"The Belko Experiment" Gets The Bloody Job Done

The number of films, novels, and pop culture touchstones from which horror-thriller “The Belko Experiment” cribs requires double digits; it’s a list long enough to fill out an entire review. But for its appreciable nods to “The Cabin In The Woods,” “Office Space,” and both the “Saw” and “Purge” series, the movie is probably best distilled as the Stanford prison experiment (a famously nasty psychological trial itself made into a film in 2015) on amphetamines; a disturbing look at the evil human beings are capable of, only frenzied instead of measured – and soaked in blood.

Penned by “Guardians Of The Galaxy” mastermind James Gunn, “Belko” is firmly rooted in the filmmaker’s exploitation roots. (He got his start in the 1990s with notorious B-movie outfit Troma Entertainment.) As such, the film’s general trashiness is much more in line with Gunn’s career trajectory than the feel-good “Guardians” was. Mainstream audiences beware.

The corporate horror pic sees eighty employees of a dubious company named Belko Industries unceremoniously locked inside their Bogotá, Colombia office building and forced to fight to the death. A sinister voice informs them via intercom of various body count markers that must be met within certain time frames, lest even more people die.

Worst lock-in ever.

None of Gunn’s exclusively white-collar characters, led by average guy Mike Milch (John Gallagher Jr.), are especially well drawn, leaving their inevitable factions of good and evil to arise predictably. Belko COO Barry Norris (Tony Goldwyn) and a ghoulish executive named Wendell (John C. McGinley) prove middling foils for Mike as he and his co-worker and girlfriend Leandra (Adria Arjona) try to survive. Luckily, there’s good fun to be had with new employee Dany (Melonie Diaz). Diaz somehow steals the film with almost no dialogue, bringing some much needed humanity – and a couple of big laughs – to the proceedings.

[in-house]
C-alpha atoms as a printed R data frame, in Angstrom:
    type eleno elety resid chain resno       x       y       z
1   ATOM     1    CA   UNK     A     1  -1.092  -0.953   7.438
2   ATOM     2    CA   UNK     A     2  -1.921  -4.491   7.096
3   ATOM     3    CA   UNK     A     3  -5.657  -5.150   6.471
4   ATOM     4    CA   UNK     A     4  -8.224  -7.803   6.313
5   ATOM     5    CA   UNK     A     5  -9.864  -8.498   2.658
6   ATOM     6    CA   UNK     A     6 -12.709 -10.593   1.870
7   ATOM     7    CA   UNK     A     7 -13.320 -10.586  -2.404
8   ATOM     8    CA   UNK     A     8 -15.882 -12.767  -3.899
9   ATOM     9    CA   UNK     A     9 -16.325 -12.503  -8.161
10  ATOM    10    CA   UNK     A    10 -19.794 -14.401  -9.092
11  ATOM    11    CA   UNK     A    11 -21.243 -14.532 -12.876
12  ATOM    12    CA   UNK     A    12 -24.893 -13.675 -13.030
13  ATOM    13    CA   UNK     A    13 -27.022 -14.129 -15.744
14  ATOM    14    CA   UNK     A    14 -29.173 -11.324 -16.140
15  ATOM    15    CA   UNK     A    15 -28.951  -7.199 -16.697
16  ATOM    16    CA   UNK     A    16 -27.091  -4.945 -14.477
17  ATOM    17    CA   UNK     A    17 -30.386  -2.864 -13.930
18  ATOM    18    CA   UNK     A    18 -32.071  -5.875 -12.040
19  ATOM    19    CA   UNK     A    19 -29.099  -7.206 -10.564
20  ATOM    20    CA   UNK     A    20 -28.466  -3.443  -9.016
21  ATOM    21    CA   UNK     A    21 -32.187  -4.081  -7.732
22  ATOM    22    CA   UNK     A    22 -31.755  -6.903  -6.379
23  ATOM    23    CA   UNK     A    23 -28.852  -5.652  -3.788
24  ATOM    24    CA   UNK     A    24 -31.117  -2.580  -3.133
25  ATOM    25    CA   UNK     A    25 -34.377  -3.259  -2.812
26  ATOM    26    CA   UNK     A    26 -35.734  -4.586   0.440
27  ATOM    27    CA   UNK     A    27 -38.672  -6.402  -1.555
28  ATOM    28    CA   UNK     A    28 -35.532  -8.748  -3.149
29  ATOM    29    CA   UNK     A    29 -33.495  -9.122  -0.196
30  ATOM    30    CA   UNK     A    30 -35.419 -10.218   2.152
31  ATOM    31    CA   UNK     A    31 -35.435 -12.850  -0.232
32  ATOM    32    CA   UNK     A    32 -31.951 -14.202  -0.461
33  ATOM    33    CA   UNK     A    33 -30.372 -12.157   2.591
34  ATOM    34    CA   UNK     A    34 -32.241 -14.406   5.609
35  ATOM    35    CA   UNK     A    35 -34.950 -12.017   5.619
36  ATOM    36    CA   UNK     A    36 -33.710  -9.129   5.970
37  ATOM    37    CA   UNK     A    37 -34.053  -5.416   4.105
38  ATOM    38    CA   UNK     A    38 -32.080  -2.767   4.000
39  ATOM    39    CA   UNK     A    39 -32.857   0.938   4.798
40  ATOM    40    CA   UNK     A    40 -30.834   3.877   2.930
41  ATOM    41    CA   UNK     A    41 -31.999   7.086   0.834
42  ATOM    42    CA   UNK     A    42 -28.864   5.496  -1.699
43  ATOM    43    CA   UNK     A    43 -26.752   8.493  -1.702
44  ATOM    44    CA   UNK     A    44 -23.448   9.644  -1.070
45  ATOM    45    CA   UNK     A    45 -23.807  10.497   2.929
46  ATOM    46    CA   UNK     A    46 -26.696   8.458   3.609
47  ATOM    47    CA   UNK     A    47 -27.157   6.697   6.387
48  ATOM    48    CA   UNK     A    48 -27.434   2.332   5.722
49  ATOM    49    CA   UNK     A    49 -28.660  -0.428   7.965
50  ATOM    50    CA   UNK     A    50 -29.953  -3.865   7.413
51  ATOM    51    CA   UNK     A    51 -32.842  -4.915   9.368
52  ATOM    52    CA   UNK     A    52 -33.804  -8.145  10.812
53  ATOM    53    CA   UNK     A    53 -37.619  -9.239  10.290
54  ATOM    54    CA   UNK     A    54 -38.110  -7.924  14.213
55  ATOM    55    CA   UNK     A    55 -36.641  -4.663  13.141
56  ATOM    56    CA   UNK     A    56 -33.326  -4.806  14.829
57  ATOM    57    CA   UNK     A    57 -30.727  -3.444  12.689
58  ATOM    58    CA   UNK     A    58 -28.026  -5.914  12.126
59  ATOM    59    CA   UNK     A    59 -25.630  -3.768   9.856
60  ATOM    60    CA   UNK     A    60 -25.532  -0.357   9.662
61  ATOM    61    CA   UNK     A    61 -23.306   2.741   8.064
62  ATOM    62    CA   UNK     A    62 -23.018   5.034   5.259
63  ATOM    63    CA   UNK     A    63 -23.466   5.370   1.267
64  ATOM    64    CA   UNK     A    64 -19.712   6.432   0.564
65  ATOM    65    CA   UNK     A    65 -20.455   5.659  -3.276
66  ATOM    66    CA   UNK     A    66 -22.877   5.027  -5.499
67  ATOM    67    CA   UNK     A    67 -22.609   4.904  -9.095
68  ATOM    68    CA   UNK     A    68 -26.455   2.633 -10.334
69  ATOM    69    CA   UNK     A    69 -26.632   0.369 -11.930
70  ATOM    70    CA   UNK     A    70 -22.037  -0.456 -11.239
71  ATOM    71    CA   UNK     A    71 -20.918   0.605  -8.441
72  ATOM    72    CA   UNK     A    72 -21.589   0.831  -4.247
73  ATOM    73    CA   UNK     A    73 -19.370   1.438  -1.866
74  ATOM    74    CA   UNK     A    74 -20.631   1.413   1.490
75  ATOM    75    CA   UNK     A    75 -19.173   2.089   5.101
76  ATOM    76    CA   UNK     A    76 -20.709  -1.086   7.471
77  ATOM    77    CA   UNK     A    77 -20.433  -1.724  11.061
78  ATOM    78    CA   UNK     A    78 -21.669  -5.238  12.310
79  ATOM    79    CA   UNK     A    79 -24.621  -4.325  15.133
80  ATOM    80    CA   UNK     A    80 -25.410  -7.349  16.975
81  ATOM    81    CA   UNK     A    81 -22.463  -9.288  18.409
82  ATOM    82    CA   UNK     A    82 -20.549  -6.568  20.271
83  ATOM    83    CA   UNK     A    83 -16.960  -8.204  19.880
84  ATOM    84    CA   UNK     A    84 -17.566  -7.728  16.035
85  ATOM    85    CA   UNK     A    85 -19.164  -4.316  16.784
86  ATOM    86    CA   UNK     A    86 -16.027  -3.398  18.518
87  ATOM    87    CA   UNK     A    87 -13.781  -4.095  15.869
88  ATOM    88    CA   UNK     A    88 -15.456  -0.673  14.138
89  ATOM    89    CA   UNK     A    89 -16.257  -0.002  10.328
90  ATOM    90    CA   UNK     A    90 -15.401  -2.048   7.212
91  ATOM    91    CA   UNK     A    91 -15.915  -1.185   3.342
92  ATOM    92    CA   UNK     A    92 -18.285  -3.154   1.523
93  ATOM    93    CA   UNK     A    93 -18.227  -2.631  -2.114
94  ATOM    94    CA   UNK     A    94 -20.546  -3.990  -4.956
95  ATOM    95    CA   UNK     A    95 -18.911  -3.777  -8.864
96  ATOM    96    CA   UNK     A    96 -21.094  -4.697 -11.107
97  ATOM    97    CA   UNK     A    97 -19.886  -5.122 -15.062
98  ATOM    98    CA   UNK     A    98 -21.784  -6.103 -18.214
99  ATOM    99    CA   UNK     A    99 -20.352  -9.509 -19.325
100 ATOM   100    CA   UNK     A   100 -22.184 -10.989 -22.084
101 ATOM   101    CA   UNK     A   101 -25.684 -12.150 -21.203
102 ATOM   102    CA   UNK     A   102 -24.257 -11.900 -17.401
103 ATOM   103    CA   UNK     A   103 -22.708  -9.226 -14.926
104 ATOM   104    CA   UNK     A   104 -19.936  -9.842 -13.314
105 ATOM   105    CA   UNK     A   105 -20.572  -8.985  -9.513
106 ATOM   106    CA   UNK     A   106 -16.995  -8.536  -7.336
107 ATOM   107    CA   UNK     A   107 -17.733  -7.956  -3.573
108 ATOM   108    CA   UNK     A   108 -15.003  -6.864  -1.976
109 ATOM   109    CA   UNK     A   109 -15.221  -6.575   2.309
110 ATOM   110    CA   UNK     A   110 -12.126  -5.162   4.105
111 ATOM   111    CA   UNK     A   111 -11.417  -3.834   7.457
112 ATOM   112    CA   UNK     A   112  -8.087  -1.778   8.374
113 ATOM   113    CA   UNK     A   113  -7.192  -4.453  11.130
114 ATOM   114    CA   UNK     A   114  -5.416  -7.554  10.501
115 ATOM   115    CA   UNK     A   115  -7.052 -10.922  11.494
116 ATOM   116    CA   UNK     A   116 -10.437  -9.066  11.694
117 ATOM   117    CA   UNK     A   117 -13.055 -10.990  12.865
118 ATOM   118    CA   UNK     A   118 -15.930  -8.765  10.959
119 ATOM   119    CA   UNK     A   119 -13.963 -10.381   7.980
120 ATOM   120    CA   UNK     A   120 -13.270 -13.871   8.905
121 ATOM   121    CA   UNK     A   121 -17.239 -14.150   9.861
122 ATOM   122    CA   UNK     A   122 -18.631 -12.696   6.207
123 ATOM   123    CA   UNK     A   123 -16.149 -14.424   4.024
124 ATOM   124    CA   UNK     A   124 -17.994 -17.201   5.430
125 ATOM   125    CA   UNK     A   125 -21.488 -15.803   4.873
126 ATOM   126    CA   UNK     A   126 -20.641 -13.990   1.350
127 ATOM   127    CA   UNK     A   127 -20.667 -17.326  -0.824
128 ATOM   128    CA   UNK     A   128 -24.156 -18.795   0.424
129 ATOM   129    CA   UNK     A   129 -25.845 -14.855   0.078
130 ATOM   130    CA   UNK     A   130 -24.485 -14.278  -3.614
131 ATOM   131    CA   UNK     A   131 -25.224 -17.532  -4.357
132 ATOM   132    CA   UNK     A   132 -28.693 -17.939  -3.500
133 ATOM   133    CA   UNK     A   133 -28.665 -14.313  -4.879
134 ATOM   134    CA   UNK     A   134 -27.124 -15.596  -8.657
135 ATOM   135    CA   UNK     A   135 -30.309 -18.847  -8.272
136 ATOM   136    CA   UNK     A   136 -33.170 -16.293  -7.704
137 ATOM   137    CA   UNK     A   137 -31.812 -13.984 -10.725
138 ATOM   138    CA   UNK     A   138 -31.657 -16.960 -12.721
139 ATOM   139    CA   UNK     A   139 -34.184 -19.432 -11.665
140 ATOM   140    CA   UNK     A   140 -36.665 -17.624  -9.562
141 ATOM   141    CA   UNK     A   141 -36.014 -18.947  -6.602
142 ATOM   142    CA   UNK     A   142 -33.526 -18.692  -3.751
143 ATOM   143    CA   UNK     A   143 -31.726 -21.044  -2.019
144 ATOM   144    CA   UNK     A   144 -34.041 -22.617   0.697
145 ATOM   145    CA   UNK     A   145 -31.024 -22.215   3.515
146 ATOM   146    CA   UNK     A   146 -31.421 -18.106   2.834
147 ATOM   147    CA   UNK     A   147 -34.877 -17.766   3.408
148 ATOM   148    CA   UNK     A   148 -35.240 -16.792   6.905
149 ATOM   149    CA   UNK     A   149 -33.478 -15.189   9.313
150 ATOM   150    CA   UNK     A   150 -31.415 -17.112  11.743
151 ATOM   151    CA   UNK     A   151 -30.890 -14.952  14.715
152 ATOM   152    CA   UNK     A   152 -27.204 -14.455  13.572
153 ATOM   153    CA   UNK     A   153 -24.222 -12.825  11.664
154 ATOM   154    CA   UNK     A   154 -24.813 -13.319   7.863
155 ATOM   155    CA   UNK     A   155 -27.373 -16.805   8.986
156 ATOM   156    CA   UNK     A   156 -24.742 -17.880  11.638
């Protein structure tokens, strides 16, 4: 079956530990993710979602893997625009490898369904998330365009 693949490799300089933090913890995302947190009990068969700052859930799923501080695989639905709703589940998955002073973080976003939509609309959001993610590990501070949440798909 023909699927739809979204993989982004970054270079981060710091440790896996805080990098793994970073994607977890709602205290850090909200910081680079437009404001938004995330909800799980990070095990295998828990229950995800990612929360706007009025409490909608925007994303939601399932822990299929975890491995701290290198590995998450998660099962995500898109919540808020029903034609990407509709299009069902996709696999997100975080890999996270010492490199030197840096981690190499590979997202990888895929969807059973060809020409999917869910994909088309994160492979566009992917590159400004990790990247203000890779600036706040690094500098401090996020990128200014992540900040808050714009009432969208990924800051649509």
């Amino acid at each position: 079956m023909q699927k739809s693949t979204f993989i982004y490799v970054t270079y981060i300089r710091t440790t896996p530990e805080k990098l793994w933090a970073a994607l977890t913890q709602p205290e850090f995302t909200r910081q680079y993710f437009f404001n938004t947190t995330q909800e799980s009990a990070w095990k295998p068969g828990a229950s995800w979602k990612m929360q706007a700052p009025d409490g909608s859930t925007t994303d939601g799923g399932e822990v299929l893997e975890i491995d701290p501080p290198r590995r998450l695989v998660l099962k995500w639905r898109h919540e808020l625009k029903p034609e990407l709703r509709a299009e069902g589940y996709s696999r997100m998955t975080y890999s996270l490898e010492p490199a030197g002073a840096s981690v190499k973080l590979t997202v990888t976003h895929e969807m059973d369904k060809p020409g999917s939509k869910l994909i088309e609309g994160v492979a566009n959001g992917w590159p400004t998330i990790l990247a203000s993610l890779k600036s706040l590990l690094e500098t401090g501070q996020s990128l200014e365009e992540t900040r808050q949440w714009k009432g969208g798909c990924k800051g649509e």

Although the characters are a mostly unmemorable bunch, Gunn’s knack for mayhem and director Greg McLean’s blunt force direction make for a significant one-two punch, one that’s enough to accomplish what the movie sets out to do: Give viewers alternating adrenaline spikes and darkly sourced laughs. The violence isn’t as weighty as it should be, but it means something, and it’s carried out with energy and panache. When one particular character gets his just desserts, the moment’s incredible mixture of practical and digital effects is sure to evoke fist pumps from genre fans.

Gunn’s screenplay might not be as thematically or psychologically rich as it might have been, nor his players as compelling, but the pic’s eagerness to unlock something primordial in horror nuts is undeniable. In all its blood-spattered glory, this one is proudly for Gunn, by Gunn, a passion project that strikes an often startling balance between real and unreal, tomfoolery and terror. It’s no masterwork, but his ride-or-die fans would be remiss to miss this freakish fruit of his Marvel Studios labor.

-J. Olson

Rating: ★★★ out of ★★★★★ (Okay)

Release Date: March 17, 2017
Studio: Orion Pictures, BH Tilt
Director: Greg McLean
Screenwriter: James Gunn
Starring: John Gallagher Jr., Adria Arjona, Melonie Diaz, Tony Goldwyn, John C. McGinley, Michael Rooker, David Dastmalchian, Josh Brener
MPAA Rating: R (for strong bloody violence throughout, language including sexual references, and some drug use)